Quick question: does anyone else find those montages where Liv prepares her brainy meals as tasty looking as I do? No? I think I might have a problem.
It’s a superb new element that iZombie adds to its second season, which sees the series deliver the goods yet again, coming off the back of a superb season one finale that saw the show deliver cliffhanger after cliffhanger and twist after twist to the extent that it made one wonder where its second season could possibly go. This being a Rob Thomas/Diane Ruggiero-Wright series means we’re about to go in many different, brilliant directions.
Thomas’ previous series, the late, great Veronica Mars, considerably upped the number of plotlines to the point where watching the second season wasn’t just an incredibly entertaining run of television, there was a part of you that couldn’t help but feel that there was a chance it was going to go off the rails as there was so much going on.
iZombie doesn’t quite throw as much as its story as Mars did at its equivalent point (it’ll make up for it in Season 3, however), but like the town of Neptune, there is a lovely sense of the series starting to pay of the many elements its has set up during the course of the first season; Max Rager plays a bigger role, while Liv’s decision to turn Major into a zombie and then use the last of Ravi’s cure on him, also comes into play, while Major himself finds himself inadvertently becoming one of Seattle’s most notorious “serial killers” in pursuit of his agenda for the notorious energy drinks manufacturer.
While season one ran for a shorter run of thirteen episodes, The CW saw fit to give the second a larger, more expansive order with nineteen. Although not a ratings smash by any stretch, it was a definite sign of confidence, especially given how great many of the reviews were, while in the schedule the network would pair it up with The Flash, one of their biggest hits.
Sadly the pairing up with their flagship DC Comics series would not give iZombie the ratings boost it so desperately needed, and when season three arrived, it would do so by going back to thirteen episodes, and airing mid-season.
In many respects iZombie has never really fit into the groove of mainstream hit. Sure, it has zombies and a crime procedural element, but there is a lovely feeling that the series stands out from the crowd, especially on a television network that is seemingly filled to the brim with good-looking superheroes growing out of its ears.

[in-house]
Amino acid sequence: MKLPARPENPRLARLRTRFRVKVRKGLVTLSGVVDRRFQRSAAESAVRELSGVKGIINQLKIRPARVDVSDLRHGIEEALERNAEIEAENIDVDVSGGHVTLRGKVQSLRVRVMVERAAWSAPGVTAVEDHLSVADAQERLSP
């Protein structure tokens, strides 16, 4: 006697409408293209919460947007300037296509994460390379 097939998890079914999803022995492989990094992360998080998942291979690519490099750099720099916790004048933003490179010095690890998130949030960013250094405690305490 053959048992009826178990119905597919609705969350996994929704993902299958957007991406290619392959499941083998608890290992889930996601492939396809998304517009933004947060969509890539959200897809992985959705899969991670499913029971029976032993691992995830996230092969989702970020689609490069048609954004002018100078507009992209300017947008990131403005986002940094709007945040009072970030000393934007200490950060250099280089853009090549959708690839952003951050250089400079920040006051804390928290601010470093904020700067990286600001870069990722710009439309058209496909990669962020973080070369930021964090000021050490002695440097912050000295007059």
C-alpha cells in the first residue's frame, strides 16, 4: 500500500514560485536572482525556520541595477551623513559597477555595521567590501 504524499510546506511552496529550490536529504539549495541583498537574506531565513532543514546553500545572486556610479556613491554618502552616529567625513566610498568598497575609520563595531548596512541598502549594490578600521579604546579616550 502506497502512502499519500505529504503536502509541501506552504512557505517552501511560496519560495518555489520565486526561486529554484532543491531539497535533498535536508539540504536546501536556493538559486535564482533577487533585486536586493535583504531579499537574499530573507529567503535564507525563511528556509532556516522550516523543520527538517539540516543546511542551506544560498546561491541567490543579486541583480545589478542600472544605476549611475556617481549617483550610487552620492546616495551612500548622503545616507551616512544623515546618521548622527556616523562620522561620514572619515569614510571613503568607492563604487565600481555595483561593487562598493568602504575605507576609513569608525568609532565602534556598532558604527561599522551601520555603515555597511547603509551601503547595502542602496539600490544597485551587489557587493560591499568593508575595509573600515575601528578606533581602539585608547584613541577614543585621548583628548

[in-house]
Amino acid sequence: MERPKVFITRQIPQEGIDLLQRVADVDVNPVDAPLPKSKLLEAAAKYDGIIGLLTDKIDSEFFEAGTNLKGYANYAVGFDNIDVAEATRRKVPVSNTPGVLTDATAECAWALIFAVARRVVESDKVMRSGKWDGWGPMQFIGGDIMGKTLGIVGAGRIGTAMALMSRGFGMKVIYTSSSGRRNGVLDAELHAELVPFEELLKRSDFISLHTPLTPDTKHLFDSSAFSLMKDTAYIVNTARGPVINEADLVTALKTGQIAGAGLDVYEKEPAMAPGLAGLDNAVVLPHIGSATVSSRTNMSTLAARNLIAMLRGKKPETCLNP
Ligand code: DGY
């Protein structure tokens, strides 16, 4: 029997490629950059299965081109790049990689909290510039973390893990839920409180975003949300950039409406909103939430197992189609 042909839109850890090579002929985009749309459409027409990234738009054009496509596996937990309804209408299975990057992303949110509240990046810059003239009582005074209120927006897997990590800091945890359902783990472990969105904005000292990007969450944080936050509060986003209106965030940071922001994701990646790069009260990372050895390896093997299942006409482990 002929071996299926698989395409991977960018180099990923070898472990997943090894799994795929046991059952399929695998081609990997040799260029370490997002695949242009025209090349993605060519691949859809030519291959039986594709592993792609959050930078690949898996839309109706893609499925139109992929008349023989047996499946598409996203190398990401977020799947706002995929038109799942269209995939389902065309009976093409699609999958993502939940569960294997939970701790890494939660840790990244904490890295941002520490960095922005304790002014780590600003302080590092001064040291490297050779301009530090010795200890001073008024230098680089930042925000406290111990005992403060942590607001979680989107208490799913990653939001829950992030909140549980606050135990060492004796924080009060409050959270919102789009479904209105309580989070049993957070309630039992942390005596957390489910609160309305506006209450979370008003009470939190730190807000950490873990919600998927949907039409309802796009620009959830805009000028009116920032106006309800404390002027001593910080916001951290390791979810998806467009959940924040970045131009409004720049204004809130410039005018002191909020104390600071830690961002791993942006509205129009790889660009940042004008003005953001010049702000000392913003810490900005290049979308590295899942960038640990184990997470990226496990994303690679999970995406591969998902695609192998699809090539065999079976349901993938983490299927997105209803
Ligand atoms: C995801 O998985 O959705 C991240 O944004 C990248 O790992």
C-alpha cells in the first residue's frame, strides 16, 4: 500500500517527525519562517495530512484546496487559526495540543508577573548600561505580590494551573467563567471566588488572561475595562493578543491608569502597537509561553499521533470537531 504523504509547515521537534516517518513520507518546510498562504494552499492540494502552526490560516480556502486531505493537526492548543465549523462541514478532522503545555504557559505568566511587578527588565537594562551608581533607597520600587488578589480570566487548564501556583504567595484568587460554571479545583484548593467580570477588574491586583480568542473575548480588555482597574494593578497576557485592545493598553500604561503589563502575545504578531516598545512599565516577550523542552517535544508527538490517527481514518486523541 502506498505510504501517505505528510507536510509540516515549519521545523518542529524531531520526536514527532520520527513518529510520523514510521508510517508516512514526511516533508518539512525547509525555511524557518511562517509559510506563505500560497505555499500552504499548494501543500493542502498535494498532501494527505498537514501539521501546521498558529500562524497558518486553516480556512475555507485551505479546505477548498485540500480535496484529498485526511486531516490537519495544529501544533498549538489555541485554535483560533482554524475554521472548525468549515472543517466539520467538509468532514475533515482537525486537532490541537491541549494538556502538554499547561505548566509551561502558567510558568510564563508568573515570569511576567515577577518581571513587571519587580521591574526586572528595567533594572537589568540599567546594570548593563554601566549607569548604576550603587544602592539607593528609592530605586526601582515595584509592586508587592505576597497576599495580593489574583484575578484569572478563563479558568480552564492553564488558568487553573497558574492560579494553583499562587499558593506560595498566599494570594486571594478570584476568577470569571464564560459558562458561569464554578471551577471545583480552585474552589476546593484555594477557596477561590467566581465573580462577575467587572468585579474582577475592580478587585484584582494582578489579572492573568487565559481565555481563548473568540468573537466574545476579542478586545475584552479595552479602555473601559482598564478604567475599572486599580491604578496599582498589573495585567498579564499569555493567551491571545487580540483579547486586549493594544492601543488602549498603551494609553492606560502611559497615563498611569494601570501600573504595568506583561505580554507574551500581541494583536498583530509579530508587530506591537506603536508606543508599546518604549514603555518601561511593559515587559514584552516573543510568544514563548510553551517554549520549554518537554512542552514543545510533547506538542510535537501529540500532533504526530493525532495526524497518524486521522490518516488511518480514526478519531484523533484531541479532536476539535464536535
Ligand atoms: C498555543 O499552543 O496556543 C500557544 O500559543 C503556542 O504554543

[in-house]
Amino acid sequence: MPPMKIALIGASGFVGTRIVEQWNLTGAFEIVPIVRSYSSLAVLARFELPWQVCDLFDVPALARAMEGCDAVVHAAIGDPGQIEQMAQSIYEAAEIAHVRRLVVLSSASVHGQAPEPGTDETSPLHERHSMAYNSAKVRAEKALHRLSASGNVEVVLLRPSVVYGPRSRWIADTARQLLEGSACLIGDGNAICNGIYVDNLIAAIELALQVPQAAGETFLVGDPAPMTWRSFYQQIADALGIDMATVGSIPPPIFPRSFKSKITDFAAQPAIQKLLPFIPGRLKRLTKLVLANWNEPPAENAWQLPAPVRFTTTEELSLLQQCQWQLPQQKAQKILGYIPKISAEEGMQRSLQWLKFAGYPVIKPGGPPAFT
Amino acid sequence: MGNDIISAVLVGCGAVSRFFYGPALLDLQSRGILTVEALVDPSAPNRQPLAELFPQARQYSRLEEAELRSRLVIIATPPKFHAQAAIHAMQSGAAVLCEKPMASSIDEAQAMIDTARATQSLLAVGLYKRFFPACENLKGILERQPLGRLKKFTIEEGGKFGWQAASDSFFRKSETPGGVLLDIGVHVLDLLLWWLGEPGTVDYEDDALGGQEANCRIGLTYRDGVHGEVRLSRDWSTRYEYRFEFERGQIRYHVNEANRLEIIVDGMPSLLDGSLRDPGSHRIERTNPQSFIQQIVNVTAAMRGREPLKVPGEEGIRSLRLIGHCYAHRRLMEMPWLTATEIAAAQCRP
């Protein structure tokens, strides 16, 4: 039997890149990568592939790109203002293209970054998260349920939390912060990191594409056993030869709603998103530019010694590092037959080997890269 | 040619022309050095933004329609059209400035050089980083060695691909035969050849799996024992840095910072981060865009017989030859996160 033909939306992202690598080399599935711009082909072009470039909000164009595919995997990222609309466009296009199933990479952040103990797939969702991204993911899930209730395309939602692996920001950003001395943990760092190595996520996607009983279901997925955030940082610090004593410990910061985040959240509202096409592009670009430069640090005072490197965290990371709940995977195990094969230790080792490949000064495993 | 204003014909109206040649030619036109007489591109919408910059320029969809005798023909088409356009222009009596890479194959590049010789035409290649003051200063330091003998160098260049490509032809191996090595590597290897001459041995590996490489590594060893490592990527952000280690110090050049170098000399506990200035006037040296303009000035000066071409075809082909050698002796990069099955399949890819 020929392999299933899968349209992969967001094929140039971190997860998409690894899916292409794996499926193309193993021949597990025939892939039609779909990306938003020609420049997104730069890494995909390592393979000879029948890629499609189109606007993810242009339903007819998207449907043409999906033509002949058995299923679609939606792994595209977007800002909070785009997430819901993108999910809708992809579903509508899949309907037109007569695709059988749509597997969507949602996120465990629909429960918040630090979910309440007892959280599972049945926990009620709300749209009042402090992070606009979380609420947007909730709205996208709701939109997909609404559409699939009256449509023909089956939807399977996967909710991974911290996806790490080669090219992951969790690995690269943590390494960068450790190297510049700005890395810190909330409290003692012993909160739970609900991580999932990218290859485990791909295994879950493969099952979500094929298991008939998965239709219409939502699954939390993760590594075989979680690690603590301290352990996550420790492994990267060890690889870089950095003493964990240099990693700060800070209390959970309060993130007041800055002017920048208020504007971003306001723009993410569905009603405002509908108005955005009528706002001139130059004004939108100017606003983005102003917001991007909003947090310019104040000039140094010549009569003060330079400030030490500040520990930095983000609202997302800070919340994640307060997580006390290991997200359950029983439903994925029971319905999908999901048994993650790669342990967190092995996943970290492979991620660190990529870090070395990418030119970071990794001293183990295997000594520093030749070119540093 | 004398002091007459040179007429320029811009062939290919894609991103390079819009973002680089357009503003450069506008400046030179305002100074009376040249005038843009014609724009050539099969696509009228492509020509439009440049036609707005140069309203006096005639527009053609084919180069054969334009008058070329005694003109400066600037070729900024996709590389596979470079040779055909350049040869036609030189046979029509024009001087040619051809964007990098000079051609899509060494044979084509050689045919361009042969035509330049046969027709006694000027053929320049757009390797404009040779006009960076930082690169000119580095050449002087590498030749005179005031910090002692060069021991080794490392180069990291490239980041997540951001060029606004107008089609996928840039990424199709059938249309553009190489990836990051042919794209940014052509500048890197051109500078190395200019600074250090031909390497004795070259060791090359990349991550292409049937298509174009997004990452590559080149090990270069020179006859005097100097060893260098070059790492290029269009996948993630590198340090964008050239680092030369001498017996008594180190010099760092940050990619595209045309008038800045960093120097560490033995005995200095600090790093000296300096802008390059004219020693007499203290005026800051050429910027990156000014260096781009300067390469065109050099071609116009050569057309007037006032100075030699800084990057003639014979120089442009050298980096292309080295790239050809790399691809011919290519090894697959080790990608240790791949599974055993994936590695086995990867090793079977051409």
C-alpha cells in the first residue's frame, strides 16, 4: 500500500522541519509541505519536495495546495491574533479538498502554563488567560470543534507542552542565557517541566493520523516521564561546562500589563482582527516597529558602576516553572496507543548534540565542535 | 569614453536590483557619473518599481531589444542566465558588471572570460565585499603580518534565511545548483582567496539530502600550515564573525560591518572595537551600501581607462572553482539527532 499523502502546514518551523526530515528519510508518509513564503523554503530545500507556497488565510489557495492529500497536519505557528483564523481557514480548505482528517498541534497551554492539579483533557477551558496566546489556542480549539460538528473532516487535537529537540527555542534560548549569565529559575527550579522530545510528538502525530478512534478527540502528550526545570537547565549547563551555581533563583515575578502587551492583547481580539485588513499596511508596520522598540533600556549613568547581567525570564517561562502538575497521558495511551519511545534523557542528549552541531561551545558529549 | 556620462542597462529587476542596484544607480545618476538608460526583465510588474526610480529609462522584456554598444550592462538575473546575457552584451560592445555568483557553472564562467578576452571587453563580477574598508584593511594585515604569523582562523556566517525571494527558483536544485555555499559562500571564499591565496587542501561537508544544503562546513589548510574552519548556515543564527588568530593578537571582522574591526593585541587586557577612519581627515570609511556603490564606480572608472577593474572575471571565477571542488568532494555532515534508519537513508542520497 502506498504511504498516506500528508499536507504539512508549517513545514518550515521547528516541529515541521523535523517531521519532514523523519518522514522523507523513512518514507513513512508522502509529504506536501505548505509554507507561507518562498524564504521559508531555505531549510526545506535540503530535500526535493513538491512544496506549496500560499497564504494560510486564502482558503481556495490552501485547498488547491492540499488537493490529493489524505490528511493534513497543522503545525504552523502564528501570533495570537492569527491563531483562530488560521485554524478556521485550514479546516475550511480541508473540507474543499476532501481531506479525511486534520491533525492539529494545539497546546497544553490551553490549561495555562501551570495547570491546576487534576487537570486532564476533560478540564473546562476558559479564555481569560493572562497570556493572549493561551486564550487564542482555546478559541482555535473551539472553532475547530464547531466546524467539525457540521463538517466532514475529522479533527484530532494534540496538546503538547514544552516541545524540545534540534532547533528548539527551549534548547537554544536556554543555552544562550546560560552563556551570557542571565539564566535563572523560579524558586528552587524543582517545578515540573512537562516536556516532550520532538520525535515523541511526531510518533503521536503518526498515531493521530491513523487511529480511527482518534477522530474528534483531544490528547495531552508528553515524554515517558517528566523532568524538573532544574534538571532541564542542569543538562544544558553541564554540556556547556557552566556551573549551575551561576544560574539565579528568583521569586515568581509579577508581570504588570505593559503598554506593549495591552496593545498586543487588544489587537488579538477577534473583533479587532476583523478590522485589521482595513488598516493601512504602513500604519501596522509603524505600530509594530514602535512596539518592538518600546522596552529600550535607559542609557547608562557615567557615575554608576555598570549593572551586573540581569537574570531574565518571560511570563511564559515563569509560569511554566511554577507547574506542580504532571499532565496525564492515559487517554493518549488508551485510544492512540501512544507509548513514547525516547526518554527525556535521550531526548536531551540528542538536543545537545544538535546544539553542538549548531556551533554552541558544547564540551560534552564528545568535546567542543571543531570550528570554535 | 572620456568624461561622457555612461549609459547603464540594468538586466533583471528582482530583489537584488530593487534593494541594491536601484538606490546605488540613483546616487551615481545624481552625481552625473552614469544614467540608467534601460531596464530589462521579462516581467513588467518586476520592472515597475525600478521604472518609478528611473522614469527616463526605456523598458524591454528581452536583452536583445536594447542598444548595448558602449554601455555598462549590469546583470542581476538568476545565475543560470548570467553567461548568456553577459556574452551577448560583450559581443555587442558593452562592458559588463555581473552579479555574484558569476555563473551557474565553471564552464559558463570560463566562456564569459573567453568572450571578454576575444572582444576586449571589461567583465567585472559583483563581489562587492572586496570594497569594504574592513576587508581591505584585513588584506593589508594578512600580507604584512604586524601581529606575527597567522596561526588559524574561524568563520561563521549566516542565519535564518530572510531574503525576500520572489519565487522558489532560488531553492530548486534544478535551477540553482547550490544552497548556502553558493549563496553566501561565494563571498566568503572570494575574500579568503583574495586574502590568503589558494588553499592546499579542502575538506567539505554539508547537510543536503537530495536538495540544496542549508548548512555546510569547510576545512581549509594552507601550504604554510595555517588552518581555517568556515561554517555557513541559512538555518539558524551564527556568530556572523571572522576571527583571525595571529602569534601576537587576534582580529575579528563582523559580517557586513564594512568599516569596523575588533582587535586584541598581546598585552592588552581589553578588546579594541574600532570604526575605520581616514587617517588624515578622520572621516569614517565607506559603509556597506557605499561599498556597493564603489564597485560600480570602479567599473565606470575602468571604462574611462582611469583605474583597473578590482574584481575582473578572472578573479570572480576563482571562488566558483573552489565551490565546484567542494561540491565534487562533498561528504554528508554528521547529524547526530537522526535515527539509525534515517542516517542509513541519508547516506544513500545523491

Not that iZombie is an “ugly” show; like most CW output, the series has a very photogenic cast, but there is a lovely sense that the series moves to its own rhythms. Like the Berlanti-superhero stable, and Riverdale, it’s filmed in Vancouver, but visually it sometimes feels as if it has more in common with the 90’s output of Chris Carter, what with its grey skies and interest in mystery and crime, a cherry to put on top of an increasingly aggressive mythology that sees so many elements competing for attention. Amazingly, Thomas and Wright never lose sight of what they’re doing and the season gets increasingly better as it goes on.
More remarkably, the season cements the series’ ability to be both an ongoing serial about the “zombification” of Seattle, as well as a fantastic crime procedural. For all the brilliantly and increasingly intense goings on involving Max Rager, Blaine, his funeral business and intense relationship with his father (Robert Knepper), Liv and Clive’s investigations, coupled with Liv’s change in personalities due to the brains she has consumed, means the series never gets bogged down by its arcs, but nor does it feel as if it’s compulsively enjoyable serial elements gets tossed aside for some throwaway case of the week. The balancing act going on here is clearly something that Thomas and Wright have refined and perfected even more from their Veronica Mars days, while McIver’s ability to throw in different layers and personalities means that no two performances are ever truly the same.
With different personalities each week, each case feels like its own mini-genre, or at least has its own sense of interest; one week we’re in the realm of costumed vigilantes, the next the realm of erotic fiction writers. The latter, as seen in the episode “Fifty Shades of Grey Matter” finally gives the series a chance to throw in a Kristen Bell cameo, albeit vocally, a continuation of the series’ “crossovers” with Veronica Mars.
The season fires on all cylinders, and builds to a magnificent finale that legitimately changes its own game by getting rid of Max Rager once and for all, while throwing in a potential new wrinkle via a private military contractor who have very intimate knowledge of the zombie crisis, and an epic confrontation in the Max Rager basement that sees the series throw in a brilliant ethical crisis for Liv that is classic Rob Thomas, and one that will carry right into season three. Also, it lays to waste the whole rockstar Rob Thomas/screenwriter Rob Thomas thing that is one of the funniest in-jokes ever done for television.
The final moments leaves one itching for more and, overall the second season is another brilliant run of episodes. With so much in the air, the wait for Season 3, which would be almost a year after the Season 2 finale aired, would be almost unbearable.